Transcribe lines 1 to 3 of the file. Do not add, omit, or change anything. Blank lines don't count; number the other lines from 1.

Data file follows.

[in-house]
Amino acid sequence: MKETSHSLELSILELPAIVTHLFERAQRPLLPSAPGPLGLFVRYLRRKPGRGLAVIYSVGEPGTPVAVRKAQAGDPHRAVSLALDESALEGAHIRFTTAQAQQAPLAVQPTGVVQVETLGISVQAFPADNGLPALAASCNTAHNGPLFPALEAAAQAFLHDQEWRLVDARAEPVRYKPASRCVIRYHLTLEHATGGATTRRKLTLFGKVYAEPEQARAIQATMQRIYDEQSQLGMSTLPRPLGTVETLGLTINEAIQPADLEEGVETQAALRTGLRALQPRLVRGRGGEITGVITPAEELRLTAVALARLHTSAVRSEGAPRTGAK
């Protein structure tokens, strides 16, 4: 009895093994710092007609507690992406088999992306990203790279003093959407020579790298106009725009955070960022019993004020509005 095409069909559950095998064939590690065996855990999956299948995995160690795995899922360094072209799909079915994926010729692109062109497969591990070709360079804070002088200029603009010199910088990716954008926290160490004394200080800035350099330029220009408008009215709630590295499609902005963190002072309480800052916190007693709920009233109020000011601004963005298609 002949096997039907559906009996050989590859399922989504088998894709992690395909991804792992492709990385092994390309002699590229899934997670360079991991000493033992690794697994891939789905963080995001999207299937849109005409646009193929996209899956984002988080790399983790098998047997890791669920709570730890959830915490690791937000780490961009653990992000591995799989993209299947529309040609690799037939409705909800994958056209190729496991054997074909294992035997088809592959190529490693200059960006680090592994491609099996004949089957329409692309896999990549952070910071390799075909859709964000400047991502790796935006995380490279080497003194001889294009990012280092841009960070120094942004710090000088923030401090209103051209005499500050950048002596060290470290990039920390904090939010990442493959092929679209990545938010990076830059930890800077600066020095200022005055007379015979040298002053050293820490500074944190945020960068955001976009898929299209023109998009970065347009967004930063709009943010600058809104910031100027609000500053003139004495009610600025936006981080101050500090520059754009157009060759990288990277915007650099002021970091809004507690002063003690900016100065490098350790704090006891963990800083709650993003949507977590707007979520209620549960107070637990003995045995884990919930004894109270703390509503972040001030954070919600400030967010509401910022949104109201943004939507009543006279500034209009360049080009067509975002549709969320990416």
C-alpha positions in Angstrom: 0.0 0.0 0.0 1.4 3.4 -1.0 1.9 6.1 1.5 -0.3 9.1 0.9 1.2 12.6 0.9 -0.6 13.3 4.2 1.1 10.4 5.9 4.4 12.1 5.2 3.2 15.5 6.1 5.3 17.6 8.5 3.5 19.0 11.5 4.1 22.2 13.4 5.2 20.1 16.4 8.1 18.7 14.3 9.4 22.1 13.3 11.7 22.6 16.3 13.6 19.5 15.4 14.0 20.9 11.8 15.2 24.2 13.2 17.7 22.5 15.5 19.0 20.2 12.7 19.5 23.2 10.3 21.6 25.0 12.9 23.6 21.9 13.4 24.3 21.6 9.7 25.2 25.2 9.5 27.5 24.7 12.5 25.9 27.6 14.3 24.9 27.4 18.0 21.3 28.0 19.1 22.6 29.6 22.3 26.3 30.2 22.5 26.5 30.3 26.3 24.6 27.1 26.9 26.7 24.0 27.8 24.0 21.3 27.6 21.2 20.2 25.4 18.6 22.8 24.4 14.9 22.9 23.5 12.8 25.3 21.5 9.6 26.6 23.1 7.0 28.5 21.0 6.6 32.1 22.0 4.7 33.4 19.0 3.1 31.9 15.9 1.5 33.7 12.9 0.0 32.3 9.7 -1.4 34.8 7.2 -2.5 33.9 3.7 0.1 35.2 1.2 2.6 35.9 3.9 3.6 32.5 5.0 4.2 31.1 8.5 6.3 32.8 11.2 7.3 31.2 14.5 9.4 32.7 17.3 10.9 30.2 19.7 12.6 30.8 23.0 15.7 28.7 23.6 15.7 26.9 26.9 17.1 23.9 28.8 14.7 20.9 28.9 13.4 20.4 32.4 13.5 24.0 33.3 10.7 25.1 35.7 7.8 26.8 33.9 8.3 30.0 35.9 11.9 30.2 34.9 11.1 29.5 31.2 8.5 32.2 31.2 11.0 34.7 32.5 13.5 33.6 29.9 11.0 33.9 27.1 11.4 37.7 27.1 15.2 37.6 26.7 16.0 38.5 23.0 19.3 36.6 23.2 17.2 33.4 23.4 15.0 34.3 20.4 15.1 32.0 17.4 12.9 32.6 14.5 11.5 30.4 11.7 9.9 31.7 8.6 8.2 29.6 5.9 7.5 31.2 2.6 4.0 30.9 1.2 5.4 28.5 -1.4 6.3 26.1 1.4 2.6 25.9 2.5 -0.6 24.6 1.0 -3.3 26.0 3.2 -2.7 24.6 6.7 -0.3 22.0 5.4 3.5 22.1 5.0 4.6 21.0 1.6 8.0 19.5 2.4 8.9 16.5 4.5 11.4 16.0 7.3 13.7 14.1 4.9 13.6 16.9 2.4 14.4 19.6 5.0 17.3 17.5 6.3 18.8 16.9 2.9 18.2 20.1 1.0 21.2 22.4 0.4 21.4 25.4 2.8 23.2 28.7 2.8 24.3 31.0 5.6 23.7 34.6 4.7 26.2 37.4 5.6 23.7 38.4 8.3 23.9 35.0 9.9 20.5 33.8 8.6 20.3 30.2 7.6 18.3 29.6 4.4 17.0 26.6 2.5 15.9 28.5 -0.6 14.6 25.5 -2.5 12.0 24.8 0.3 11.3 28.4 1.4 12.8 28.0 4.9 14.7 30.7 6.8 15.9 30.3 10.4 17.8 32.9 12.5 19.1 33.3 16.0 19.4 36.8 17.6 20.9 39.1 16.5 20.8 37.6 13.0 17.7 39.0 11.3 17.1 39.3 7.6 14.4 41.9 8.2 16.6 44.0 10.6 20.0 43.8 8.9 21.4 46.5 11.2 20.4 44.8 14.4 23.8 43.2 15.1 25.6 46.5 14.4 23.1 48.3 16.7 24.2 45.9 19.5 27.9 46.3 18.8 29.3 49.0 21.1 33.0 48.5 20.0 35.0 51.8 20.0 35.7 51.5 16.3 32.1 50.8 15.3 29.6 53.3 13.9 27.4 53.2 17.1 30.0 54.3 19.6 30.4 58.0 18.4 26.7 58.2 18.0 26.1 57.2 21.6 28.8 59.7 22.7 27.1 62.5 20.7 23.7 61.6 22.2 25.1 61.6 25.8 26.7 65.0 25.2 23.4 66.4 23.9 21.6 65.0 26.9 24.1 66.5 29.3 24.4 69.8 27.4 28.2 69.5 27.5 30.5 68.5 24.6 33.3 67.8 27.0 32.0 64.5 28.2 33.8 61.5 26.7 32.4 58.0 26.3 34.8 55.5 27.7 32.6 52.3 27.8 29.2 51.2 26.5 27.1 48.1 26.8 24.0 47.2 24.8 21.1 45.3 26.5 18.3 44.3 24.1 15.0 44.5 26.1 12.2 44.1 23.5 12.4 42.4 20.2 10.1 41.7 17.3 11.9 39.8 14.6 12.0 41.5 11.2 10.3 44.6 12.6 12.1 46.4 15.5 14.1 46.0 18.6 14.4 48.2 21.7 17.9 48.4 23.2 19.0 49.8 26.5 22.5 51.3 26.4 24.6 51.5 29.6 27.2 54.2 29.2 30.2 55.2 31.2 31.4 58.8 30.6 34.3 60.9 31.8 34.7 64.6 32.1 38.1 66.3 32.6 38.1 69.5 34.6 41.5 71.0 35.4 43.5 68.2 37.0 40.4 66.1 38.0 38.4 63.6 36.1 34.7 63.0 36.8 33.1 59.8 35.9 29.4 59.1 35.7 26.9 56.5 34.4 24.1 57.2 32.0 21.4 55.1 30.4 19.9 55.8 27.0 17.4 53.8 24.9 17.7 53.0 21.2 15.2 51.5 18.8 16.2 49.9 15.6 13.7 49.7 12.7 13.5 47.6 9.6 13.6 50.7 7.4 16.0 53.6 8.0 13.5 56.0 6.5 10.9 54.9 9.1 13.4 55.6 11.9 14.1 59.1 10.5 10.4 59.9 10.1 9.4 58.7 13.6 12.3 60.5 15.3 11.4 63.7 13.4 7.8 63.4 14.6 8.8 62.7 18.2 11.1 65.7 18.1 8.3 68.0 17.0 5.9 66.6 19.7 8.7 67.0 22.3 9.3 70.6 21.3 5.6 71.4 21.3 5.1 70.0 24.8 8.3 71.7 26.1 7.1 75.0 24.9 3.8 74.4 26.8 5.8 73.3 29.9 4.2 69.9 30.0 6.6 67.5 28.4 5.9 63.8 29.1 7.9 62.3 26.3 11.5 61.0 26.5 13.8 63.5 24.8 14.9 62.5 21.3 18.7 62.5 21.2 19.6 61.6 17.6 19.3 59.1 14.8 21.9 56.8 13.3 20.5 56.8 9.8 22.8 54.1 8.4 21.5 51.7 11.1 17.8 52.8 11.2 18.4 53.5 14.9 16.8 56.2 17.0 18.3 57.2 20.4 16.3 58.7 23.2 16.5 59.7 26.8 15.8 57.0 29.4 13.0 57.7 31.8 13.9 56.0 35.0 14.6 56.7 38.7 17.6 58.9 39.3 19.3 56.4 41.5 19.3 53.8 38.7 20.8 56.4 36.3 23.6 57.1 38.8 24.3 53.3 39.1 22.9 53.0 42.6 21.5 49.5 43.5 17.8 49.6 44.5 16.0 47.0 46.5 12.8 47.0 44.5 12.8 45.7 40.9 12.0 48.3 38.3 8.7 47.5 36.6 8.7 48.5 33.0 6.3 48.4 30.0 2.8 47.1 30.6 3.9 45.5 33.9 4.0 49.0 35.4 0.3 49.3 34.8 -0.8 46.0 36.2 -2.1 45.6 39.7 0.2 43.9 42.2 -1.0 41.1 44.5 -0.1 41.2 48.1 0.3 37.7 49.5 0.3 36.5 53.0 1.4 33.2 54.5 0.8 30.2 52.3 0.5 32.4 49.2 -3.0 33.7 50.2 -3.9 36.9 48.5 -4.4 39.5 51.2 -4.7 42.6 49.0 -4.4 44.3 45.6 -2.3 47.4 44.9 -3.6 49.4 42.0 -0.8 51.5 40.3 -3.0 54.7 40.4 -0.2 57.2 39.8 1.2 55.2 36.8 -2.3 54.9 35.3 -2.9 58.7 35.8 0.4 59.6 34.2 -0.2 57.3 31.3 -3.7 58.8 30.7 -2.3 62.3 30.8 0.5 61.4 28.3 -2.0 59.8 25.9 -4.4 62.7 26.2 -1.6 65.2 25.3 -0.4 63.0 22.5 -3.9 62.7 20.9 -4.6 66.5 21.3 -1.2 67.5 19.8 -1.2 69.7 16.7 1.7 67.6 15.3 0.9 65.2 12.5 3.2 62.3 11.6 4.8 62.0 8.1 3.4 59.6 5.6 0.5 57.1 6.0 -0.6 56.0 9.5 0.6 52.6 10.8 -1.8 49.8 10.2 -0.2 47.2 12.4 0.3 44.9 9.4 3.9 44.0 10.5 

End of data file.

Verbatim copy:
[in-house]
Amino acid sequence: MKETSHSLELSILELPAIVTHLFERAQRPLLPSAPGPLGLFVRYLRRKPGRGLAVIYSVGEPGTPVAVRKAQAGDPHRAVSLALDESALEGAHIRFTTAQAQQAPLAVQPTGVVQVETLGISVQAFPADNGLPALAASCNTAHNGPLFPALEAAAQAFLHDQEWRLVDARAEPVRYKPASRCVIRYHLTLEHATGGATTRRKLTLFGKVYAEPEQARAIQATMQRIYDEQSQLGMSTLPRPLGTVETLGLTINEAIQPADLEEGVETQAALRTGLRALQPRLVRGRGGEITGVITPAEELRLTAVALARLHTSAVRSEGAPRTGAK
């Protein structure tokens, strides 16, 4: 009895093994710092007609507690992406088999992306990203790279003093959407020579790298106009725009955070960022019993004020509005 095409069909559950095998064939590690065996855990999956299948995995160690795995899922360094072209799909079915994926010729692109062109497969591990070709360079804070002088200029603009010199910088990716954008926290160490004394200080800035350099330029220009408008009215709630590295499609902005963190002072309480800052916190007693709920009233109020000011601004963005298609 002949096997039907559906009996050989590859399922989504088998894709992690395909991804792992492709990385092994390309002699590229899934997670360079991991000493033992690794697994891939789905963080995001999207299937849109005409646009193929996209899956984002988080790399983790098998047997890791669920709570730890959830915490690791937000780490961009653990992000591995799989993209299947529309040609690799037939409705909800994958056209190729496991054997074909294992035997088809592959190529490693200059960006680090592994491609099996004949089957329409692309896999990549952070910071390799075909859709964000400047991502790796935006995380490279080497003194001889294009990012280092841009960070120094942004710090000088923030401090209103051209005499500050950048002596060290470290990039920390904090939010990442493959092929679209990545938010990076830059930890800077600066020095200022005055007379015979040298002053050293820490500074944190945020960068955001976009898929299209023109998009970065347009967004930063709009943010600058809104910031100027609000500053003139004495009610600025936006981080101050500090520059754009157009060759990288990277915007650099002021970091809004507690002063003690900016100065490098350790704090006891963990800083709650993003949507977590707007979520209620549960107070637990003995045995884990919930004894109270703390509503972040001030954070919600400030967010509401910022949104109201943004939507009543006279500034209009360049080009067509975002549709969320990416």